The world has changed. Now many schools (including mine) offer relevant coursework for this JD-advantage position. I just finished teaching a summer skills course in compliance and corporate social responsibility, and I’m hoping that I have encouraged at least a few of the students to consider it as a viable career path. Compliance is one of the fastest growing corporate positions in the country, and the number of compliance personnel has doubled in the past 6 years. Still, many business-minded law students don’t consider it in the same vein as they consider jobs with Big Law.
This summer, my twelve students met twice a week for two hours at 7:30 pm. In the compressed six-week course, they did the following:
- Heard from compliance officers and outside counsel for public companies and government entities
- Read the same kinds of primary source material that compliance officers and counsel read in practice (such as the Federal Sentencing Guidelines, the Yates Memo, deferred prosecution agreements, and materials from the EU on the upcoming changes to data protection regulation)
- Compared and contrasted CSR reports from WalMart and Target, and reviewed the standards for the Global Reporting Initiative and the UN Global Compact
- Advocated before a board as a worker safety NGO for a company doing business in Bangladesh
- Served as a board member during a meeting (using actual board profiles)
- Wrote a reflection paper on the ideal role and reporting structure of compliance officers
- Considered top employment law and data protection risks for fictional companies to which they were assigned
- Looked at the 10-Ks and CDP report for climate change disclosures after examining the role of socially responsible investors and shareholder resolutions
- Drafted industry-specific risk assessment questionnaires
- Drafted three code of conduct policies
- Wrote a short memo to the GC on health care compliance and the DOJ Yates memo
- Did a role play during a crisis management simulation acting as either a board member, SEC or DOJ lawyer, the CEO, compliance officer or GC and
- Conducted a 20-minute board presentation or employee compliance training (worth the biggest part of the grade).
Perhaps the most gratifying part of the semester came during tonight’s final presentations. The students could pick any topic relevant to the fictional company that they were assigned. They chose to discuss child labor in the supply chain for a clothing company, off-label marketing in the pharmaceutical industry, anti-money laundering compliance in a large bank, and environmental and employment law issues for a consumer product conglomerate. Even though I was not their BA professor, I was thrilled to hear them talk about the Caremark duty, the duty of care, and the business judgment rule in their presentations. Most important, the students have left with a portfolio of marketable skills and real-world knowledge in a fast growing field.
If you have your own ideas on how to teach compliance and CSR, please leave them below or email me at email@example.com.
Friday, July 7, 2017
Bernard Sharfman has written another interesting article on shareholder empowerment. I wish I had read A Private Ordering Defense of a Company's Right to Use Dual Class Share Structures in IPOs before I discussed the Snap IPO last semester in business associations.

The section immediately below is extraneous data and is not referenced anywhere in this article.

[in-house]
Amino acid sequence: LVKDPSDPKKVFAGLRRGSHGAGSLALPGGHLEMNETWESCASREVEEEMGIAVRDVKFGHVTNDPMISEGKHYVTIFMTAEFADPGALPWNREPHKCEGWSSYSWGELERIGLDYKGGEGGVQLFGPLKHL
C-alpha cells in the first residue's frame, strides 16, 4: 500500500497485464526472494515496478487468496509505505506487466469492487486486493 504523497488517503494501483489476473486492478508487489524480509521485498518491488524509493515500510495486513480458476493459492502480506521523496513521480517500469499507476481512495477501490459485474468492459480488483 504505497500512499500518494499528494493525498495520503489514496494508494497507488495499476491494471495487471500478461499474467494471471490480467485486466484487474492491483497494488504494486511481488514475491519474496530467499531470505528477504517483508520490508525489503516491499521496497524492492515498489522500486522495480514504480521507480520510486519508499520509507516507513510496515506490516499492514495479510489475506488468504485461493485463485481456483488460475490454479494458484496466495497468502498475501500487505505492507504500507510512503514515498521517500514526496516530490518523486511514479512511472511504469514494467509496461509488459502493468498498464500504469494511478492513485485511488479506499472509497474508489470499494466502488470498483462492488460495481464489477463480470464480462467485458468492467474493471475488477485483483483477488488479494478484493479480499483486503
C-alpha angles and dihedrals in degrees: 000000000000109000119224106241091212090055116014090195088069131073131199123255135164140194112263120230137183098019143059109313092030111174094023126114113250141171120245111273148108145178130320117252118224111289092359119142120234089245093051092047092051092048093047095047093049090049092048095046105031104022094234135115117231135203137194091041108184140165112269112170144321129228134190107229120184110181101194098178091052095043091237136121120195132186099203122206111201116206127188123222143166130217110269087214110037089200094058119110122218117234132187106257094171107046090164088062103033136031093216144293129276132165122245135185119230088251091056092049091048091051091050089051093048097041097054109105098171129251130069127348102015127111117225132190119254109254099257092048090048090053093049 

The abstract is below:
The shareholder empowerment movement (movement) has renewed its effort to eliminate, restrict or at the very least discourage the use of dual class share structures in initial public offerings (IPOs). This renewed effort was triggered by the recent Snap Inc. IPO that utilized non-voting stock. Such advocacy, if successful, would not be trivial, as many of our most valuable and dynamic companies, including Alphabet (Google) and Facebook, have gone public by offering shares with unequal voting rights.
This Article utilizes Zohar Goshen and Richard Squire’s “principal-cost theory” to argue that the use of the dual class share structure in IPOs is a value enhancing result of the bargaining that takes place in the private ordering of corporate governance arrangements, making the movement’s renewed advocacy unwarranted.
As he has concluded:
It is important to understand that while excellent arguments can be made that the private ordering of dual class share structures must incorporate certain provisions, such as sunset provisions, it is an overreach for academics and shareholder activists to dictate to sophisticated capital market participants, the ones who actually take the financial risk of investing in IPOs, including those with dual class share structures, how to structure corporate governance arrangements. Obviously, all the sophisticated players in the capital markets who participate in an IPO with dual class shares can read the latest academic articles on dual class share structures, including the excellent new article by Lucian Bebchuk and Kobi Kastiel, and incorporate that information in the bargaining process without being dictated to by parties who are not involved in the process. If, as a result of this bargaining, the dual class share structure has no sunset provision and perhaps even no voting rights in the shares offered, then we must conclude that these terms were what the parties required in order to get the deal done, with the risks of the structure being well understood.… capital markets paternalism is not required when it comes to IPOs with dual class share structures.
Please be sure to share your comments with Bernard below.
Wednesday, June 21, 2017